The Bulk of The Communication Responsibility Lies on The Contractor






How To Build A Better Proposal



Every contractor, at some time, has had an unhappy customer. This is almost always due to poor communication and/or a lack of understanding. It may have been some small misunderstanding or might have been major enough to result in being fired or going to court.

Several years ago, a partner and I were meeting with a customer early in the process of building a new home. The customer pointed out that the distance from the electric meter to the house was more than the 50’ allowance, as per the written proposal.

He asked if this was a problem. My partner told him no, it wasn’t a problem. Guess what…

It was a problem.

The problem didn’t surface until later when the customer was billed for the additional 100’. After some digging, the communication breakdown was uncovered.

The customer asked, “if it was a problem”. What he really was asking was…”is it going to cost more?”.

My partner’s response in reality was, “we can dig the additional 100’, but it will cost you three times as much as the allowance in the proposal”. This isn’t what was said.

Neither individual intended nor expected this to be a problem. It was a simple matter of misunderstanding…a lack of communication.

Communication is, …the exchange of information and the expression of feelings that result in understanding.



Understanding is the tricky part.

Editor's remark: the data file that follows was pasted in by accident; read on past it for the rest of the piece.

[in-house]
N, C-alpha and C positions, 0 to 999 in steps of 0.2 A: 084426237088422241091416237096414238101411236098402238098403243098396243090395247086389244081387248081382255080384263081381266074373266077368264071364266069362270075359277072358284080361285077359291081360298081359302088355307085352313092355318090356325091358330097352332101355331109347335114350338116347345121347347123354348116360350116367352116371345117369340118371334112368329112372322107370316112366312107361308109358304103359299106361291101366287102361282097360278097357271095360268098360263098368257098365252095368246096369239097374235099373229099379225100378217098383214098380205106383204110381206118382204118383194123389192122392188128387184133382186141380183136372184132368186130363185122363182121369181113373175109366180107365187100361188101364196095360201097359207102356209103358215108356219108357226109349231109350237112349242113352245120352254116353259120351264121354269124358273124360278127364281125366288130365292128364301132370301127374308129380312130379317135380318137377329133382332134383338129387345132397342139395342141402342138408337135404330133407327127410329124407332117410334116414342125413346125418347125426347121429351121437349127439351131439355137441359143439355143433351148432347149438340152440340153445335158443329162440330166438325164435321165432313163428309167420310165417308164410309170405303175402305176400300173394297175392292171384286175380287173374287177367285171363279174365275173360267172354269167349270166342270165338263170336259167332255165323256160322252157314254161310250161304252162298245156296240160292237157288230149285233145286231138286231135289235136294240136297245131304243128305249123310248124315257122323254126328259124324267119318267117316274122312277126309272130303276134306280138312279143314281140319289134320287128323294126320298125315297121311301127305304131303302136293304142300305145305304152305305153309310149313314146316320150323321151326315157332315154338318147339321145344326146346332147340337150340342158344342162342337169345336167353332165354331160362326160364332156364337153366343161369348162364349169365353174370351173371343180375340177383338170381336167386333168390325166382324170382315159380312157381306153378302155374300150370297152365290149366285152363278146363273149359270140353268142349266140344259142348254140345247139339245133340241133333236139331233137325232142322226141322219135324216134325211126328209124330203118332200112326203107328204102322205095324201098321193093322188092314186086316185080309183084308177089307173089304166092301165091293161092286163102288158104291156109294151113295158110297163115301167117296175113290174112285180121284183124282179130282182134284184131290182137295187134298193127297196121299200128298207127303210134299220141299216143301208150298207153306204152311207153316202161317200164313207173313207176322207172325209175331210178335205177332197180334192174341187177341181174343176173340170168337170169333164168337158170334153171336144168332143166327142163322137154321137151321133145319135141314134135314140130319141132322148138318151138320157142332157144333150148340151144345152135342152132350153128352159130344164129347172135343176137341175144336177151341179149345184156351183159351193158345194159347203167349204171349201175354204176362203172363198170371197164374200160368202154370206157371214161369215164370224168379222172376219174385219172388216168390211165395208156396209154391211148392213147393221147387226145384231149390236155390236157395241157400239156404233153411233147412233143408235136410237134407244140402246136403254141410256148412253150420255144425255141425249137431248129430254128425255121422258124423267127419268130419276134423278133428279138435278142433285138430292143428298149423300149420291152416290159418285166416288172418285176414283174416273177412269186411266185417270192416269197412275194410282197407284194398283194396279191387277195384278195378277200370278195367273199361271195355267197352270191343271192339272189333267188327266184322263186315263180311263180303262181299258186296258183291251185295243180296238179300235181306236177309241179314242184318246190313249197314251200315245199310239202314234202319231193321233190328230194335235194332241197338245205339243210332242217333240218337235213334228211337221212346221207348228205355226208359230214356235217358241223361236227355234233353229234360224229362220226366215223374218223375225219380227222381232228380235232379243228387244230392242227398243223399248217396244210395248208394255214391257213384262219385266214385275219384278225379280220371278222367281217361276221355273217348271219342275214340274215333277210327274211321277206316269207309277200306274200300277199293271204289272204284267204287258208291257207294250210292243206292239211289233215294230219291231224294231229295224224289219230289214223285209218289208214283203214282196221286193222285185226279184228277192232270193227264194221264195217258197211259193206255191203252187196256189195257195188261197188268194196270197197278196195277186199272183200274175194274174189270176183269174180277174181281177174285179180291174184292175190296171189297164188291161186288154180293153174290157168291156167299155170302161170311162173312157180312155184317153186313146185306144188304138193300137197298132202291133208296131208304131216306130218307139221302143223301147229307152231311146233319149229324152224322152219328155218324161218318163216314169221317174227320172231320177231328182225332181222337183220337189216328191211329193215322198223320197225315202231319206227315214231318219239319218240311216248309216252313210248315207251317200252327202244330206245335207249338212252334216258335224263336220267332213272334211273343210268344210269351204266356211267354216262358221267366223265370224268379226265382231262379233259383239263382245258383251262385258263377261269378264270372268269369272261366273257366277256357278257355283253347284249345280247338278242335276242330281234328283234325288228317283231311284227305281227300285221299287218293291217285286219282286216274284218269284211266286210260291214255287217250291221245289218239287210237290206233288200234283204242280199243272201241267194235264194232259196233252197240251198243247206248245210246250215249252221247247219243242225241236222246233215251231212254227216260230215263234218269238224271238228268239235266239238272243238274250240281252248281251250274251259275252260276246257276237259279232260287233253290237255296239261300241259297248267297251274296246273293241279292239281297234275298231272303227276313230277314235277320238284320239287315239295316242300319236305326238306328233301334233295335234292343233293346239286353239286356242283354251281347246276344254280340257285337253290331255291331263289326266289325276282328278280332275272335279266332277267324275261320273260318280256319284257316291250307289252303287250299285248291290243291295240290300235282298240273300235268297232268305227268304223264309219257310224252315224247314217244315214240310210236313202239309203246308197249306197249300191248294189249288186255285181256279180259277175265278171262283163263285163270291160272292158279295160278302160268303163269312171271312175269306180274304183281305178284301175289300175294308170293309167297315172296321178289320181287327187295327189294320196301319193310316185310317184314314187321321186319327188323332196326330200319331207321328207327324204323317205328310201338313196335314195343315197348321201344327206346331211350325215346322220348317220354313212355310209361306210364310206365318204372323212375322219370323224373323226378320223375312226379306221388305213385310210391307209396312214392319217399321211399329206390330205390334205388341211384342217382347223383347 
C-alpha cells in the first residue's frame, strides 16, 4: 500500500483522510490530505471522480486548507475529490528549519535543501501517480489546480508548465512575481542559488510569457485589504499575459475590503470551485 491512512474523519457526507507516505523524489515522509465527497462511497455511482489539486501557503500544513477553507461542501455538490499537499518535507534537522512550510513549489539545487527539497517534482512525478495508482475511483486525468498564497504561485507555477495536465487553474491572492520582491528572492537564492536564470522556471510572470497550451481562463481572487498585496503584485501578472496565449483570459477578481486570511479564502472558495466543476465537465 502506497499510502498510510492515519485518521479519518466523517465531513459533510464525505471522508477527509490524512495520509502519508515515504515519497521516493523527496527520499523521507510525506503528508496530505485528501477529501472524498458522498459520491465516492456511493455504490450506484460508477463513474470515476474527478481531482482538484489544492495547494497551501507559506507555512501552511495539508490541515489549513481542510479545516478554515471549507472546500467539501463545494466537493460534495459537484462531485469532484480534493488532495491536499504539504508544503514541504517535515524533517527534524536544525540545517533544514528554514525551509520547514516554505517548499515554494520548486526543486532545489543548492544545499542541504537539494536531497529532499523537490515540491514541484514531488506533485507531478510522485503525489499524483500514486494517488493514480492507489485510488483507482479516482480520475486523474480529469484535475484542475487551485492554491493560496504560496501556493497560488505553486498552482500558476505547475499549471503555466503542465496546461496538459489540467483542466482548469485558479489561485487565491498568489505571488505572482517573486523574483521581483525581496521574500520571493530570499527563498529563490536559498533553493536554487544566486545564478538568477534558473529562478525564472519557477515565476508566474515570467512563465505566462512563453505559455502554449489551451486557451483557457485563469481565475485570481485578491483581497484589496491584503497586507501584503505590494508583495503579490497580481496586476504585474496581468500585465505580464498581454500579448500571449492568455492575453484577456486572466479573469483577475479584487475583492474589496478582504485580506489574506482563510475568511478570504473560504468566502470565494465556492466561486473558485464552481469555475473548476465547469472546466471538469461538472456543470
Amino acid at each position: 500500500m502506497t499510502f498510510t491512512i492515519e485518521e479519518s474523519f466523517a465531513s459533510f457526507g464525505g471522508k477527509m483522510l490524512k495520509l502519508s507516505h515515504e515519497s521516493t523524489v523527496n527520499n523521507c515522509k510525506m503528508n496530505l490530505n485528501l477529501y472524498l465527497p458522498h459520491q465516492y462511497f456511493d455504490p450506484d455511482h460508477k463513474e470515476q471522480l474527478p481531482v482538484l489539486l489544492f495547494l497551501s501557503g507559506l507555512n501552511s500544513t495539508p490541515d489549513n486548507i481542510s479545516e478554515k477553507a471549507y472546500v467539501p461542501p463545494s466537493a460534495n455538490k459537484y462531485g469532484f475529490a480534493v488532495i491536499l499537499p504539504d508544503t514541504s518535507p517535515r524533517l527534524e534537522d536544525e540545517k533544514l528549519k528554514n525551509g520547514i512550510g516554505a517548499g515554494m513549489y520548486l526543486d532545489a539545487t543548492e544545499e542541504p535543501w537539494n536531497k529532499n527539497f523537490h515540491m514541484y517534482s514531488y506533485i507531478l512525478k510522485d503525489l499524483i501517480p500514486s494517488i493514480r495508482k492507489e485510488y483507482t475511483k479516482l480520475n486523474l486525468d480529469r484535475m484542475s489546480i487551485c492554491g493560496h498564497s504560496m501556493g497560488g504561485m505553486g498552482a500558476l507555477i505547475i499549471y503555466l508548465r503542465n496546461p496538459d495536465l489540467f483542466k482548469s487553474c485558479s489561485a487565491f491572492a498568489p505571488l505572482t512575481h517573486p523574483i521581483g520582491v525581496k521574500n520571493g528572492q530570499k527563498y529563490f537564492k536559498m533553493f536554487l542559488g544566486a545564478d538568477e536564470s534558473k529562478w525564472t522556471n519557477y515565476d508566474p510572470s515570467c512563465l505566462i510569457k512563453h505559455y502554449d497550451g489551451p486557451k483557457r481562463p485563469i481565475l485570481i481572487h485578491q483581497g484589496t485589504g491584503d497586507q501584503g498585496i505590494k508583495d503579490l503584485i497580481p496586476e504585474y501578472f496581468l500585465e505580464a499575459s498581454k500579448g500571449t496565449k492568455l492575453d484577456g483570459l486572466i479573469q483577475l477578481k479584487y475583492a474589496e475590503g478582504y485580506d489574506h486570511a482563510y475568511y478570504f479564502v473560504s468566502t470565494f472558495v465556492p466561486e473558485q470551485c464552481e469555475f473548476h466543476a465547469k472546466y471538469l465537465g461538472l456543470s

Why is it that contractors don’t communicate clearly through concise written proposals to customers? Here are the four main reasons for this:

First is time – It takes more time to prepare a detailed written proposal. We’re already so busy that we can’t keep up and with the limited time we have, we aren’t going to spend it on preparing a proposal.

Second is comfort – I started this company because I loved to build, plumb, wire, pour concrete, roof, etc., etc. The trade is what I know, and I don’t like doing paperwork, I want to go swing a hammer.

Third is knowledge – It’s hard to know how long something is going to take or how much material is going to cost. If I give the customer an approximate price or even better if I can just get paid for time and material, I know I won’t lose any money.

Fourth is no system – When we started the company, no one ever explained the importance of having a business system in place. A business system is the blueprint for building your business. Detailed proposals are one of the foundational pieces needed to keep it from collapsing.

These are four valid reasons for avoiding doing proposals, but…

The cost of not preparing detailed proposals, is far more expensive.

The customer also has some responsibility in preventing construction projects from falling apart and the high cost of poor communication. This whole construction process is overwhelming to most customers and they need to know what should be included in the communication

But the customer isn’t an experienced contractor that does this for a living.

If only there was a process for doing proposals that:

  • Saved time.
  • Could be done by office staff.
  • Didn’t require a four-year degree or twenty years of on the job training.
  • Included all the necessary parts and pieces

What if I told you that there is such a system and you could have it? There is and it’s going to become available in the next few months. Over the next several weeks we are going to breakdown the system, go through the different documents and processes in detail and explain how it works.

Remember that we are the professionals and the bulk of the communication responsibility lies on us.

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